The Akedah (Binding) of Isaac is a major motif of the Rosh Hashana liturgy.  Our Sages asked why, as Abraham was on the verge of slaughtering his son as a sacrifice to G-d,  the Angel who stopped him had to cry out twice “Abraham, Abraham!”  Wasn’t one scream enough?

One logical explanation refers to the urgency of the situation, with Isaac in a near-death binding, his father knife in hand ready to slay him.  The Angel could not risk Abraham missing out on the first scream.  A deeper explanation, however, is more relevant to us as we celebrate Rosh Hashana today:

Rabbi Eliezer ben Yaakov, reviewing the four biblical instances where a divine call repeats the name of the human who was addressed (Abraham, Jacob, Moses and Samuel), interprets the second call as addressing the Jew who, in every generation, will find her- or himself in the same situation as the original ancestor.

In every generation, there will be Abrahams, Jacobs, Moses and Samuels, facing the same hardship.  And G-d will be with them too.

In the case of Abraham, the situation involved the potential loss of a dream.  Abraham and Sarah, at age 99 and 90, had achieved the dream of having a child.  Isaac, the Midrash tells us, was the spitting image of his father.  When the Angel called out to him, Abraham had resigned himself to losing that dream.  His mirror image, the “son whom he loved,” was about to die at his hand.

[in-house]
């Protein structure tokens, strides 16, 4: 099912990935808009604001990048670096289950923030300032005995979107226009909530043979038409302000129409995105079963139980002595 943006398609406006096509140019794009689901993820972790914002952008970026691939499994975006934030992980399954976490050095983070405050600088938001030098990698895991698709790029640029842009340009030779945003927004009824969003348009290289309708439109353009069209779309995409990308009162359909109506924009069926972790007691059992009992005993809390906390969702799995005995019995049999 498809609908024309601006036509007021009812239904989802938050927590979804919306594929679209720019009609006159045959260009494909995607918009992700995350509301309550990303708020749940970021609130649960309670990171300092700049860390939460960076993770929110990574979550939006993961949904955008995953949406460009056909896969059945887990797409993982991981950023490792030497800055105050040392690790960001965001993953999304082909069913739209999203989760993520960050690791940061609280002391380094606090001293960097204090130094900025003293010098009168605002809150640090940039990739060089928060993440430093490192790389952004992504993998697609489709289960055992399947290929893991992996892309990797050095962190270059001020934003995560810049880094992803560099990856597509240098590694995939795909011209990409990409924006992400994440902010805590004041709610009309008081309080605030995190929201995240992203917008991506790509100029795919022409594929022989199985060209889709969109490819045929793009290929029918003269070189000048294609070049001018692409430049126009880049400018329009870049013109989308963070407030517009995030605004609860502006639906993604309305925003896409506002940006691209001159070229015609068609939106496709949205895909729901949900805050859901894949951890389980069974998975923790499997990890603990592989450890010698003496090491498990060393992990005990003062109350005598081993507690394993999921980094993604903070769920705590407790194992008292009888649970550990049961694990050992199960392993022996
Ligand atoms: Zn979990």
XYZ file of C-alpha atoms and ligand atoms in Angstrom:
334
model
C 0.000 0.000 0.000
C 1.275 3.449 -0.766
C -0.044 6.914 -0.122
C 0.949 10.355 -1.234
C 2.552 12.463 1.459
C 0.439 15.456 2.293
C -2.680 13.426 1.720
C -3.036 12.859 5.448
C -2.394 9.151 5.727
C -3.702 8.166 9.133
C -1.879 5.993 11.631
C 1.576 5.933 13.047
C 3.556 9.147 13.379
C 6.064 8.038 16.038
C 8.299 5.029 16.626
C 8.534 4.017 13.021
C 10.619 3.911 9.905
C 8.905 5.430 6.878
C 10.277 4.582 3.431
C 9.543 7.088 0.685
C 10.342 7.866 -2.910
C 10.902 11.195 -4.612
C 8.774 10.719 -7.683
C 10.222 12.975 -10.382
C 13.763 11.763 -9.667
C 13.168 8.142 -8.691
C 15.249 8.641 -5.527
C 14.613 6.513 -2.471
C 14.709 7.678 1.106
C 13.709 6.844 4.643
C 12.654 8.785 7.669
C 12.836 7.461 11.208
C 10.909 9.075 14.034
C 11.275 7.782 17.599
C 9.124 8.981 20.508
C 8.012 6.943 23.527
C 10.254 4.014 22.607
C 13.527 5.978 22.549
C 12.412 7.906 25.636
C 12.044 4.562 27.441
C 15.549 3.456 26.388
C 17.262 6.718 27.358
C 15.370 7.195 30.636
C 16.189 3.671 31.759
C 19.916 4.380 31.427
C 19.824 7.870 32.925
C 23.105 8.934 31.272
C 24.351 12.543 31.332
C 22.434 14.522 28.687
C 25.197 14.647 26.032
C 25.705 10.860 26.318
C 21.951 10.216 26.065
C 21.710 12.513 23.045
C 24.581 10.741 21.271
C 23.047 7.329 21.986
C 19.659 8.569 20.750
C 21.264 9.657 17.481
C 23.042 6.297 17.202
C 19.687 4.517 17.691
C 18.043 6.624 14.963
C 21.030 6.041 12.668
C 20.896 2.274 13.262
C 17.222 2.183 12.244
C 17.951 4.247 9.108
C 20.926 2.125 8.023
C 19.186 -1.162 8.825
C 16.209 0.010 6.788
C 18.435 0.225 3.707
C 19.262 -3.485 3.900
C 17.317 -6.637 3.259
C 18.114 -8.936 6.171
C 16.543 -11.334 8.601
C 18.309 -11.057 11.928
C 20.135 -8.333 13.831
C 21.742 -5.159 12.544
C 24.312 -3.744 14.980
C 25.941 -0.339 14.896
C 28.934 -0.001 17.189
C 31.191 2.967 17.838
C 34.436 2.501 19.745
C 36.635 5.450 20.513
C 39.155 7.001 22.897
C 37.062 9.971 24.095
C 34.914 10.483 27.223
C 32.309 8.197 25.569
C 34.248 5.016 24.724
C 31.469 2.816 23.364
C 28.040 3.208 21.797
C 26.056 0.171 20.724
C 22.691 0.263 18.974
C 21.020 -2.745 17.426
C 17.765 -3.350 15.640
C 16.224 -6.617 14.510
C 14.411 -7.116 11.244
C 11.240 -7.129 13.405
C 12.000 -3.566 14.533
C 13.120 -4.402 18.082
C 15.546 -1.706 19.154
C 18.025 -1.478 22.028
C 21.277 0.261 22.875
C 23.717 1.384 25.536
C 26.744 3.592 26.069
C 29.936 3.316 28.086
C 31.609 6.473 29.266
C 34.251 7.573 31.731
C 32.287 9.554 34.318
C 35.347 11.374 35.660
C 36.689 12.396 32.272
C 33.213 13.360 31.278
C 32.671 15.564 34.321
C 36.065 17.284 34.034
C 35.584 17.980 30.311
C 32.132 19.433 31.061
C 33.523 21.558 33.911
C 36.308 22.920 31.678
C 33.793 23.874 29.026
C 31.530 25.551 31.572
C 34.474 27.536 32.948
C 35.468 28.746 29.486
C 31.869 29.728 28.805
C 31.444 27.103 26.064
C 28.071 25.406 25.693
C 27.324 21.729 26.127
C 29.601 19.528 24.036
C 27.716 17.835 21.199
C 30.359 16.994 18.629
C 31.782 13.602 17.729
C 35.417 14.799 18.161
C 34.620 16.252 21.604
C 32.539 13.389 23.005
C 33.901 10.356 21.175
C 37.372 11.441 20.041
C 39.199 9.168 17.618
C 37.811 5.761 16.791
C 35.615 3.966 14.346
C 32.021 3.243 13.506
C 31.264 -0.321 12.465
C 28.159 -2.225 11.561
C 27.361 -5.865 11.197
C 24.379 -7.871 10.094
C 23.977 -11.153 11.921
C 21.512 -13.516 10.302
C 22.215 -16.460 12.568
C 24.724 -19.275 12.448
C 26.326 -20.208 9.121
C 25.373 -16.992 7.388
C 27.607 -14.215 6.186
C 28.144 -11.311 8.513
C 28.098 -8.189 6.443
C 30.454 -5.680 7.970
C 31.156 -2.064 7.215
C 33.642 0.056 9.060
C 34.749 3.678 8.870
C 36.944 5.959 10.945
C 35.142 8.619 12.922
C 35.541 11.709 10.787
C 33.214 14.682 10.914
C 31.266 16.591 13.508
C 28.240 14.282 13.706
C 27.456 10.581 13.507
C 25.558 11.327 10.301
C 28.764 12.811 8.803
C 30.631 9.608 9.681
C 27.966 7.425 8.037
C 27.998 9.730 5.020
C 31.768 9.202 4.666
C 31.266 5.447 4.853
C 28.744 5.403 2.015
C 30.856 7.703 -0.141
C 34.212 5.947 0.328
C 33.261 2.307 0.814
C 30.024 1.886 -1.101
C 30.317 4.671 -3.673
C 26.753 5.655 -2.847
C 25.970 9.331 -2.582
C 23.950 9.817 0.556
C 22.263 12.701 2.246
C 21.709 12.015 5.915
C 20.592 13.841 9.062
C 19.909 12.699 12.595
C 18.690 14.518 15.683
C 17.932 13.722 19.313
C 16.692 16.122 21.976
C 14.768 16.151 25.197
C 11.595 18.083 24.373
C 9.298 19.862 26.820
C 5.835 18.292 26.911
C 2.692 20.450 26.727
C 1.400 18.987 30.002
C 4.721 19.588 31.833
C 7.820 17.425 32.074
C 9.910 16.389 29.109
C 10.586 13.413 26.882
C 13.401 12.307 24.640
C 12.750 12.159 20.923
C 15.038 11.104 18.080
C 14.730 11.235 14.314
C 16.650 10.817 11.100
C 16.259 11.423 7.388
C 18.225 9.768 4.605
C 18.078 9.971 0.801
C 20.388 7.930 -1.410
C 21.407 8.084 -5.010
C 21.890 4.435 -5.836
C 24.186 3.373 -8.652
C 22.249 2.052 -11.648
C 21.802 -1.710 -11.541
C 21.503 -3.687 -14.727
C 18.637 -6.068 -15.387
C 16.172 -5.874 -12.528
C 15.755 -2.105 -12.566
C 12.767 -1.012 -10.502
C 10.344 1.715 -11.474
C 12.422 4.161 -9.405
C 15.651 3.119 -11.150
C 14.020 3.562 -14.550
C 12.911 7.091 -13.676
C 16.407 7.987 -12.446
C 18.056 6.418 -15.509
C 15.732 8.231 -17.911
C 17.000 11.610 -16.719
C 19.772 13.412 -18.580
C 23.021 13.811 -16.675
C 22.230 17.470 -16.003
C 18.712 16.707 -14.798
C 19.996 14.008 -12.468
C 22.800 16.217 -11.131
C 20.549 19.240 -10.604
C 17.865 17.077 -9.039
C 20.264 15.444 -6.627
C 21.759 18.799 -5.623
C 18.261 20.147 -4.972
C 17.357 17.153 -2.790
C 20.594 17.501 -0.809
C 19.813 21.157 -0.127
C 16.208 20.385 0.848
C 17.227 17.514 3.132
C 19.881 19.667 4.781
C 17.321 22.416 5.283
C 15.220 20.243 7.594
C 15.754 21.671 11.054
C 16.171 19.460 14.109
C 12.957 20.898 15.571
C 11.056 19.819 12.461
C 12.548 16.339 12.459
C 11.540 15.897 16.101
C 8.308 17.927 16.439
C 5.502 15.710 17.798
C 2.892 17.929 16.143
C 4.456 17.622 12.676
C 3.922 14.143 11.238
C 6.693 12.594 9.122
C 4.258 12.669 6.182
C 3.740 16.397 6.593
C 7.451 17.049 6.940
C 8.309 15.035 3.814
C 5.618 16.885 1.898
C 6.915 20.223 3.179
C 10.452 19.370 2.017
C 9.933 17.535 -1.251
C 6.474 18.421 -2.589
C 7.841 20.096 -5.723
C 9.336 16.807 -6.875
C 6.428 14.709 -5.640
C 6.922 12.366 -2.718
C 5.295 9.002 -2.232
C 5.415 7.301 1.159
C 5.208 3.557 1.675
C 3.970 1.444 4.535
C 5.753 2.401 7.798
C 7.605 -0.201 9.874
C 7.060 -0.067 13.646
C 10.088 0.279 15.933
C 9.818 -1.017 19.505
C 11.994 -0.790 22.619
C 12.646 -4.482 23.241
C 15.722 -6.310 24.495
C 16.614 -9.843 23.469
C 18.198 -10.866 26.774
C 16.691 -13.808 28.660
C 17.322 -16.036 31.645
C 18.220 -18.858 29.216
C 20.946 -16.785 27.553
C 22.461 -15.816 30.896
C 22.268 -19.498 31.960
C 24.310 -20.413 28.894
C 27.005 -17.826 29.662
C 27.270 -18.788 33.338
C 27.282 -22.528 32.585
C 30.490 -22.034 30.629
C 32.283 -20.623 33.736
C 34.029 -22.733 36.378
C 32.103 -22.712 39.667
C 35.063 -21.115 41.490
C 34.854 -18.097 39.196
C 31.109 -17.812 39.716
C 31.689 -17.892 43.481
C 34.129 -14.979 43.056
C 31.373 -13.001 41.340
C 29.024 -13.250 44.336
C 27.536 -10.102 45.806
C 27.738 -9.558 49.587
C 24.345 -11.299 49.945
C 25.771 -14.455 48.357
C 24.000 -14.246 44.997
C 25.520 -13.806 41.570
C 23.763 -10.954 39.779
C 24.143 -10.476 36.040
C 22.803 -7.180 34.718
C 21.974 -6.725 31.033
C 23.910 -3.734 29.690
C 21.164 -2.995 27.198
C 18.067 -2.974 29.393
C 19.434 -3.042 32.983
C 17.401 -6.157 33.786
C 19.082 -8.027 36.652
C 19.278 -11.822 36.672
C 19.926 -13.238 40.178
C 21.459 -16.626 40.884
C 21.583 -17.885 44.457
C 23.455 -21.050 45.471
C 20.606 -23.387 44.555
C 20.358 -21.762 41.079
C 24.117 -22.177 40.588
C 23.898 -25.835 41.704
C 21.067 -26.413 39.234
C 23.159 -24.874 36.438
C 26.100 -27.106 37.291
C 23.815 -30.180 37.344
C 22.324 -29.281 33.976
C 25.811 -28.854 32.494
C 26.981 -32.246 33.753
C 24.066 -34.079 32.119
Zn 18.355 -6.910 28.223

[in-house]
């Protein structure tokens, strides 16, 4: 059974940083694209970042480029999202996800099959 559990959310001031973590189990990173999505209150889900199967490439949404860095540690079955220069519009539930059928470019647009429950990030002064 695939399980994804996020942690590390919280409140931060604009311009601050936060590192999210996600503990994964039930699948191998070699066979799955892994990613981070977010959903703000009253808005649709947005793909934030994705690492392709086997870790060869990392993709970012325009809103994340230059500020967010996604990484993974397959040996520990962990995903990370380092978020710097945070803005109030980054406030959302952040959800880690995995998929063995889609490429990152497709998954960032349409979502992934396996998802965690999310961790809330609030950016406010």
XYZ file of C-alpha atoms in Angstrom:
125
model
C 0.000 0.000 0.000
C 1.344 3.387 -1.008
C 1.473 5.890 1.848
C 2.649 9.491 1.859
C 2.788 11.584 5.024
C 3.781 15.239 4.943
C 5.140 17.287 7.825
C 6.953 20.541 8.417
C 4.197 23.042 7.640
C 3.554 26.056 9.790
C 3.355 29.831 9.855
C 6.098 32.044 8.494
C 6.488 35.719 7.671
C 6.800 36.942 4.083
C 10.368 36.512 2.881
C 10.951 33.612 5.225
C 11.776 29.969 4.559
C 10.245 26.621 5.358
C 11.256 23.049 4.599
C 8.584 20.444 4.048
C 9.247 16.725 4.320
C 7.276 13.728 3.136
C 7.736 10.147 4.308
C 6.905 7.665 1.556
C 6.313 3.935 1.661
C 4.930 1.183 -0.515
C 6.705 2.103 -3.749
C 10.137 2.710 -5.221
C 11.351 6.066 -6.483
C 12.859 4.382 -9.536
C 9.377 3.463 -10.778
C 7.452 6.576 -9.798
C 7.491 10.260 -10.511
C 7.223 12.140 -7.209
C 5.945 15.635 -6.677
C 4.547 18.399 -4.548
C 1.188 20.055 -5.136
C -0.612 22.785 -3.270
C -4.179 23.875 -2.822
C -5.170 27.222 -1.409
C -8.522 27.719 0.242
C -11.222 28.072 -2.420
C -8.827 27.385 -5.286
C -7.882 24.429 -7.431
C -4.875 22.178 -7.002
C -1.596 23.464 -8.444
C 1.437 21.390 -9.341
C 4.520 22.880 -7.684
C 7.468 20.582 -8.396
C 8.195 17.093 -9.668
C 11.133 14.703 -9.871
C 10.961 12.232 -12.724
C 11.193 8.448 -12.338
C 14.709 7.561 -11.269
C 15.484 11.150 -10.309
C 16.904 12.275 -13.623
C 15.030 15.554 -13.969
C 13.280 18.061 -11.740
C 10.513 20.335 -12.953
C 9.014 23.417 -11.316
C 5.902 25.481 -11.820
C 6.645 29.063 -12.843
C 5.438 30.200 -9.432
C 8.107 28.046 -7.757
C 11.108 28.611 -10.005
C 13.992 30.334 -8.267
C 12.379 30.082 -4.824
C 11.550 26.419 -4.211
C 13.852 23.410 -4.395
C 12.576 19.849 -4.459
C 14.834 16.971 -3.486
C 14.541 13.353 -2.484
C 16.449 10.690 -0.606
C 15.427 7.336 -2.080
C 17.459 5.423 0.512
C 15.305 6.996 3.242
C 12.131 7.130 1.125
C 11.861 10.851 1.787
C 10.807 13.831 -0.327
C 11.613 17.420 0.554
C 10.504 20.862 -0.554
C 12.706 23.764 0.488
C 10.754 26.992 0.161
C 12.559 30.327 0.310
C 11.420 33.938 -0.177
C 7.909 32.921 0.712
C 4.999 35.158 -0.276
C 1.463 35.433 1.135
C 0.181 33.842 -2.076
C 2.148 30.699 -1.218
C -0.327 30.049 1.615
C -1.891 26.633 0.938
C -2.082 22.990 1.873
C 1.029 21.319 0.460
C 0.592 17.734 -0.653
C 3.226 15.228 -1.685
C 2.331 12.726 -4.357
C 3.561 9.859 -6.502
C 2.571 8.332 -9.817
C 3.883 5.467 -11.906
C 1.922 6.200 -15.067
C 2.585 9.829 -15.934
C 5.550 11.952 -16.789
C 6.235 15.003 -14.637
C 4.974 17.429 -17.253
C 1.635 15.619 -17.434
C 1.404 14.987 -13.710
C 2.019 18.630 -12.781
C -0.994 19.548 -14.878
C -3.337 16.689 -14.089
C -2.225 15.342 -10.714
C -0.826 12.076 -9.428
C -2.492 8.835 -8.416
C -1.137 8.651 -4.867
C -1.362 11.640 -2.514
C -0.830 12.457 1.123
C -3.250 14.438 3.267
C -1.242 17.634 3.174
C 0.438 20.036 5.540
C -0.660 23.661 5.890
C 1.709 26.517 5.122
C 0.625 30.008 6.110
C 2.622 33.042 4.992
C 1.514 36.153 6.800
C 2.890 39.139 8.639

Yet, even in that darkest of moments, G-d stayed with Abraham.  G-d plucked out and rescued the dream of Abraham’s life from the near-ashes of the Altar. Isaac would live, and Abraham would, as promised, be the father of many nations, including us Jews.

Today, on Rosh Hashanah, we are all Abraham.  As we take stock of the year that ends, we remember the dreams that we had to sacrifice because of the exigencies of our lives, whether they be family, work, or health.  And we also reflect on the dreams, individual or national, that seem to get away from us and become more and more unattainable.

While like Abraham we must accept the necessity of sacrificing dreams, we are also obligated to hear the second scream of the Angel, the one addressed to the Jew of every generation.  That scream reminds us that G-d stays with us in every hardship and may, even at the 11th hour, rescue dreams that seem hopelessly out of reach.

Our national dreams, albeit battered, are still alive.  We may still build a more just and compassionate society in our Land.  Ahavat Israel, love and respect for our fellow Jews, may still replace the harsh schisms of Left and Right, Religious and Secular, Rich and Poor.  And we may yet find common grounds and peace with our Palestinian neighbors.

And each of us must continue to believe in our individual, intimate dreams.  We may still find that spouse we have been looking for, have that one more child, or infuse meaning in our professional endeavors.

Shana Tova u’Mevurekhet.  May the hopes of our hearts be fulfilled for the good.